And while Peter clings to that past – and that dreamed-for future – the dichotomy grows. He still wants a friendship with Harry and MJ like he used to have, and the ability to rely on the normalcy of his aunt. But too much has changed. Uncle Ben died, and there’s an unrealized rift between him and May because of it. Harry’s future with Peter will never be uncomplicated because of Spider-man’s role in the death of Harry’s father. And even things with MJ can’t stay the same: given their reciprocated romantic feelings, they either need to move forward with a relationship, or he’ll lose her altogether. In a very real sense, Peter is holding onto the past and unable to accept change. And his dual-life of Spider-man is a key driving point in that dilemma.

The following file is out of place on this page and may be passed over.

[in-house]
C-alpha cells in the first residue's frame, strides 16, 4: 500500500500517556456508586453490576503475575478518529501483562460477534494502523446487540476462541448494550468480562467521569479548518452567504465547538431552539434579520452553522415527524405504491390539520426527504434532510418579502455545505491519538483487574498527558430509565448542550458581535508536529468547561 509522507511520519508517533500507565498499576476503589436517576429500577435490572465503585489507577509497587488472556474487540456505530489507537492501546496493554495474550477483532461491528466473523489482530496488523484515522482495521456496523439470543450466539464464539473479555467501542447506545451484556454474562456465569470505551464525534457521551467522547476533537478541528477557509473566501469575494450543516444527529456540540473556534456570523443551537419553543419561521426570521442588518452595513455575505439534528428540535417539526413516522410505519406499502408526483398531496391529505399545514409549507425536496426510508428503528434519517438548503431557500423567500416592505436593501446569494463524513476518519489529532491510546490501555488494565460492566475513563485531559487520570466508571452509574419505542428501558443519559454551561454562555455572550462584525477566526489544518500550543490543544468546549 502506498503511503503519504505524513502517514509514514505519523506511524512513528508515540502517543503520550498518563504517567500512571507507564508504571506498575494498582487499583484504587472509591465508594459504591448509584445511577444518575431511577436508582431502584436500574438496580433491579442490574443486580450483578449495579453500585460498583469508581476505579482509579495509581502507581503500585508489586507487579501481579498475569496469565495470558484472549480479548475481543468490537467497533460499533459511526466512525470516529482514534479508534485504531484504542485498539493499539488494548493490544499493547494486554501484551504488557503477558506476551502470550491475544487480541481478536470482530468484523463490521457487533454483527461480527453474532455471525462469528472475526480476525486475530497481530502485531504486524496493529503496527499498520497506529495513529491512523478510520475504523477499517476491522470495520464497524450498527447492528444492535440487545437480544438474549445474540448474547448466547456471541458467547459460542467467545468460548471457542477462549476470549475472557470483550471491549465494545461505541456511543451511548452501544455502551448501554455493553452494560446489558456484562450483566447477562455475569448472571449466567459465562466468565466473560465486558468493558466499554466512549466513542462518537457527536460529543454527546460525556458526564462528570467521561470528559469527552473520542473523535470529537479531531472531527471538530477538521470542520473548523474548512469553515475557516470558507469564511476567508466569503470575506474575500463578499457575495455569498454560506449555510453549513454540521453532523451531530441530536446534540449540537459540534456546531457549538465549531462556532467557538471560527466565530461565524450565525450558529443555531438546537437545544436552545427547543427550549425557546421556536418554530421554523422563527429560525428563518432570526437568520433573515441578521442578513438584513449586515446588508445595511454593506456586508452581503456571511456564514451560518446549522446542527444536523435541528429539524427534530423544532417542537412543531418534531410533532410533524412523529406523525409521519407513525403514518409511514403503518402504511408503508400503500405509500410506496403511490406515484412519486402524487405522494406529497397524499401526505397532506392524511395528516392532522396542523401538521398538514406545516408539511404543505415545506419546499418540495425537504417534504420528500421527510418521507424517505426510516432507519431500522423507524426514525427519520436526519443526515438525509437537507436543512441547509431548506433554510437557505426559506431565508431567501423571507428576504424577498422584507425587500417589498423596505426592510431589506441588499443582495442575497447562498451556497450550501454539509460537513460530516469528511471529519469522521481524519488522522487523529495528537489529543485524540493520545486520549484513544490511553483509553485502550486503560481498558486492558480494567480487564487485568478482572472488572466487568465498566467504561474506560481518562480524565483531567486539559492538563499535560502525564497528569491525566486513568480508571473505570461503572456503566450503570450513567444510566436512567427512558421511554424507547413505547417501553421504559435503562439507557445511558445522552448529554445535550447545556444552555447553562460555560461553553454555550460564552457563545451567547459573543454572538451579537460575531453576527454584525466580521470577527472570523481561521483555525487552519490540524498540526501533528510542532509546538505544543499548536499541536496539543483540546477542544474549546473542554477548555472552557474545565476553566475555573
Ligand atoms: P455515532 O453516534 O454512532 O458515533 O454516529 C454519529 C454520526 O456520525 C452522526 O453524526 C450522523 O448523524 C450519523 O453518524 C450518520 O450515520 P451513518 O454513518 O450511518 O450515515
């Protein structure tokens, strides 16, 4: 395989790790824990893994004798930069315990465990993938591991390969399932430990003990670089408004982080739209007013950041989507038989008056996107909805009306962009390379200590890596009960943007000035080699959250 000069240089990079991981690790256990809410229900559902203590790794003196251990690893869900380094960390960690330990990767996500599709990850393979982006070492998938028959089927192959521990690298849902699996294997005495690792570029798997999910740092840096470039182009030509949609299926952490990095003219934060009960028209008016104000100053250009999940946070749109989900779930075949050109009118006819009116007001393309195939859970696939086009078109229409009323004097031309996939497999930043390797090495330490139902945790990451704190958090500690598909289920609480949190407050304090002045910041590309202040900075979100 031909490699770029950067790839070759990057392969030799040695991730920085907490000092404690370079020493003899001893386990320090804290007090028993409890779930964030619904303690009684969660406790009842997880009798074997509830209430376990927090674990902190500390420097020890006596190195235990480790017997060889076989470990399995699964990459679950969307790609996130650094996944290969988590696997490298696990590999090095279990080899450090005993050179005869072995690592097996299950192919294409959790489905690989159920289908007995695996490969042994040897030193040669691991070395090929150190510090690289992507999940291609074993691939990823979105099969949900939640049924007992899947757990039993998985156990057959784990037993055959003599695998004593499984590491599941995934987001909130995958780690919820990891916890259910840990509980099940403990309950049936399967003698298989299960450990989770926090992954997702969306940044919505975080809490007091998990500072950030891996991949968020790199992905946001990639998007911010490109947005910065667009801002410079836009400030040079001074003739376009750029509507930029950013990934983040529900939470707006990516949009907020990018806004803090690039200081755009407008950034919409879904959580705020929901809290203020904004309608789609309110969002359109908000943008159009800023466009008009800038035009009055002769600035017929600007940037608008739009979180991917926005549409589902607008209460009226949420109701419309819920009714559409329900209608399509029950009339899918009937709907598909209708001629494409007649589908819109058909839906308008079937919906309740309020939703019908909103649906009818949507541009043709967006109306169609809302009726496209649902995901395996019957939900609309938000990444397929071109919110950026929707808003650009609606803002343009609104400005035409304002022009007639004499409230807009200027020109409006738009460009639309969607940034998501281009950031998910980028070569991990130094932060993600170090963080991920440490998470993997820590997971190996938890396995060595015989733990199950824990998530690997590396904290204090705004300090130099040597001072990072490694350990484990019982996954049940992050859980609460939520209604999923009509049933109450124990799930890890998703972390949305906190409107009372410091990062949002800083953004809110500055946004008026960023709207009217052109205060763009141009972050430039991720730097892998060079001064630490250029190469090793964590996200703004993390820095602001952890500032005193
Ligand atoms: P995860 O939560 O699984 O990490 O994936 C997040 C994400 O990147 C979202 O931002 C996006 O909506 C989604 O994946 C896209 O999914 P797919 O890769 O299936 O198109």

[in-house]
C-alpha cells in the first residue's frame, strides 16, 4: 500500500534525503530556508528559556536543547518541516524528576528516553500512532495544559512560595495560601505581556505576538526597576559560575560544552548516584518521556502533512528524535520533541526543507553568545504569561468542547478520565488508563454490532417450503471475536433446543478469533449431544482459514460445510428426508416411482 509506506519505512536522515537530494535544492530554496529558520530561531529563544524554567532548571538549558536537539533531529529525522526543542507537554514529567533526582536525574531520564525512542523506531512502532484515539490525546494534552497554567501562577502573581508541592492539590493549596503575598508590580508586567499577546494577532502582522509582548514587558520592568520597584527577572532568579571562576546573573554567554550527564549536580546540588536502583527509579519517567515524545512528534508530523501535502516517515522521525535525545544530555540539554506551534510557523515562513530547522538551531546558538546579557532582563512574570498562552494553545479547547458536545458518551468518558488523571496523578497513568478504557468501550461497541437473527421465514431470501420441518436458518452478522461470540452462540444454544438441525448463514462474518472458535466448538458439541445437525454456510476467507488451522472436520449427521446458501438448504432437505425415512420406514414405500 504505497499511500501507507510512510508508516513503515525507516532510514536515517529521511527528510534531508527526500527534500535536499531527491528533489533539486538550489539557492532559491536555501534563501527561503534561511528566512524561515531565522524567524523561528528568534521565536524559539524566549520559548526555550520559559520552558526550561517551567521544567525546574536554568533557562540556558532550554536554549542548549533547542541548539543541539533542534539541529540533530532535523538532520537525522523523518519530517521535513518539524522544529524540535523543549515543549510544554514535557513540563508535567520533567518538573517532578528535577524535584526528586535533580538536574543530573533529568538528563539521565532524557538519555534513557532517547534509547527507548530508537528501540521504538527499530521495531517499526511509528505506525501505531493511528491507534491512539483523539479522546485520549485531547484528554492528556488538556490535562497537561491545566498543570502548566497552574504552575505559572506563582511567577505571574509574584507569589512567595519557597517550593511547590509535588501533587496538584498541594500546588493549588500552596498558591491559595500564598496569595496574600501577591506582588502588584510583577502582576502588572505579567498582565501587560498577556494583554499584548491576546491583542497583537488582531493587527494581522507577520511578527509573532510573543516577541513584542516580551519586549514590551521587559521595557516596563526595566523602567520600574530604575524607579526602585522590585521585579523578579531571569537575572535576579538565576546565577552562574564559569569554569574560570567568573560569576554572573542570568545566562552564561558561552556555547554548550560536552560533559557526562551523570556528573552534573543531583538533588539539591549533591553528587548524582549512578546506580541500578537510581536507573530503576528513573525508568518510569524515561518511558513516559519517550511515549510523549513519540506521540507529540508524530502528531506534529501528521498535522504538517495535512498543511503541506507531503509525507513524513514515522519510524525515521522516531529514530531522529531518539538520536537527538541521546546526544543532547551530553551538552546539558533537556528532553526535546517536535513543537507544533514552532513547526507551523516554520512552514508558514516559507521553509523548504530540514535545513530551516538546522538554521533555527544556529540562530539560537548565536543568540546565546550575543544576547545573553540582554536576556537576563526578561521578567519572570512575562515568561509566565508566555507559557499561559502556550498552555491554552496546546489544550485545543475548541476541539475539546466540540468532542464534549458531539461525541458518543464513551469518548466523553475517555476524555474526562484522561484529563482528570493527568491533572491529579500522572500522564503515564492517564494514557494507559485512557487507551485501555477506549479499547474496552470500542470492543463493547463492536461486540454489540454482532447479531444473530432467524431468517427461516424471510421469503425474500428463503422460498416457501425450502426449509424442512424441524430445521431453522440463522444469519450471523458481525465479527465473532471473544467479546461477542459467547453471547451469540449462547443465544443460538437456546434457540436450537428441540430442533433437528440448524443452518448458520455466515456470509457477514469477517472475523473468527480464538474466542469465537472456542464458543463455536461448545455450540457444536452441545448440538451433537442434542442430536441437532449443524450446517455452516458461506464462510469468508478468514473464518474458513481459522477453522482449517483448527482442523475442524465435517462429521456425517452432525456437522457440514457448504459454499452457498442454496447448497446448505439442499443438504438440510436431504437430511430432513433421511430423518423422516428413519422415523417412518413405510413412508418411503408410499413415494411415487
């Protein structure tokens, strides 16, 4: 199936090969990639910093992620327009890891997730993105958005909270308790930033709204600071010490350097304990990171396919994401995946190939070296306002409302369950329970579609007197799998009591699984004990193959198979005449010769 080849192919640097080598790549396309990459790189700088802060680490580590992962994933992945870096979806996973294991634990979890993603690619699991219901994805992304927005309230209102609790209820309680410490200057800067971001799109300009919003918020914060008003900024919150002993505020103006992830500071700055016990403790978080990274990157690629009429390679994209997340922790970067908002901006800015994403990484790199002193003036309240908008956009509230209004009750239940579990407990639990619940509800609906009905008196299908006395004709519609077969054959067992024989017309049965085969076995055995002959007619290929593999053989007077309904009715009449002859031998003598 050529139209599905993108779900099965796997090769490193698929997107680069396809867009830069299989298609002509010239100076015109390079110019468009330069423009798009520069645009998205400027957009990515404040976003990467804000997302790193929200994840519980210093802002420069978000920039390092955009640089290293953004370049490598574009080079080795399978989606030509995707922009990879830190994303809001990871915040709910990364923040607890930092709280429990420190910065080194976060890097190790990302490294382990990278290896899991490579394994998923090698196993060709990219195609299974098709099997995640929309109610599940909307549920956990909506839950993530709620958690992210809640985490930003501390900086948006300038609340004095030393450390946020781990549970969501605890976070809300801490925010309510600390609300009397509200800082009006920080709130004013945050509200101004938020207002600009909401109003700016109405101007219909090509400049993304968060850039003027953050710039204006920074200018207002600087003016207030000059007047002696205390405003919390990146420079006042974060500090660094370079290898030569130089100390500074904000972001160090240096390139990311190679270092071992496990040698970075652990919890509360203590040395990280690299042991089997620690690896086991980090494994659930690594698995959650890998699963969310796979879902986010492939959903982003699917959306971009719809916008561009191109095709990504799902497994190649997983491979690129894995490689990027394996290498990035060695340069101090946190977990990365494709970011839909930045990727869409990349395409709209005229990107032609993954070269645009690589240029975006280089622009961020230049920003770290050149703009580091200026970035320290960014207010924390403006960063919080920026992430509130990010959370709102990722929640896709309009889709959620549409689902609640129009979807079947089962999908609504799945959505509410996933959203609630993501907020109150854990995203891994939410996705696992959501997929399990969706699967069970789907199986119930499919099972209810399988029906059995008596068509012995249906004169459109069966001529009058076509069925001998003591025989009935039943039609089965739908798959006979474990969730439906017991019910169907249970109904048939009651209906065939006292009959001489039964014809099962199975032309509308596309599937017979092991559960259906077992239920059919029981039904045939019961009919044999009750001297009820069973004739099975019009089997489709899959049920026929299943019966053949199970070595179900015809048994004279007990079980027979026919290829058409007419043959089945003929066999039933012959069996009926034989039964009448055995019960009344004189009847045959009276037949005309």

His powers fail him more and more the worse the situation for his Peter Parker life becomes. So for a time, he decides to give it up altogether. He won’t be Spider-man anymore. Let someone else be the hero for once. He’s going to concentrate on the normalcy in the hopes of fixing what’s still left to be fixed.
But in some respects, it’s already too late. Even as he makes steps toward moving into the future within that normalcy – owning up to Uncle Ben’s death to Aunt May, and trying to kindle that romance with MJ. Neither can ever really succeed for him because he sat on his laurels for too long, especially in regards to the latter. He’s also mistakenly told himself that there’s no way for a future in which his life as Spider-man and a romance with MJ can co-exist.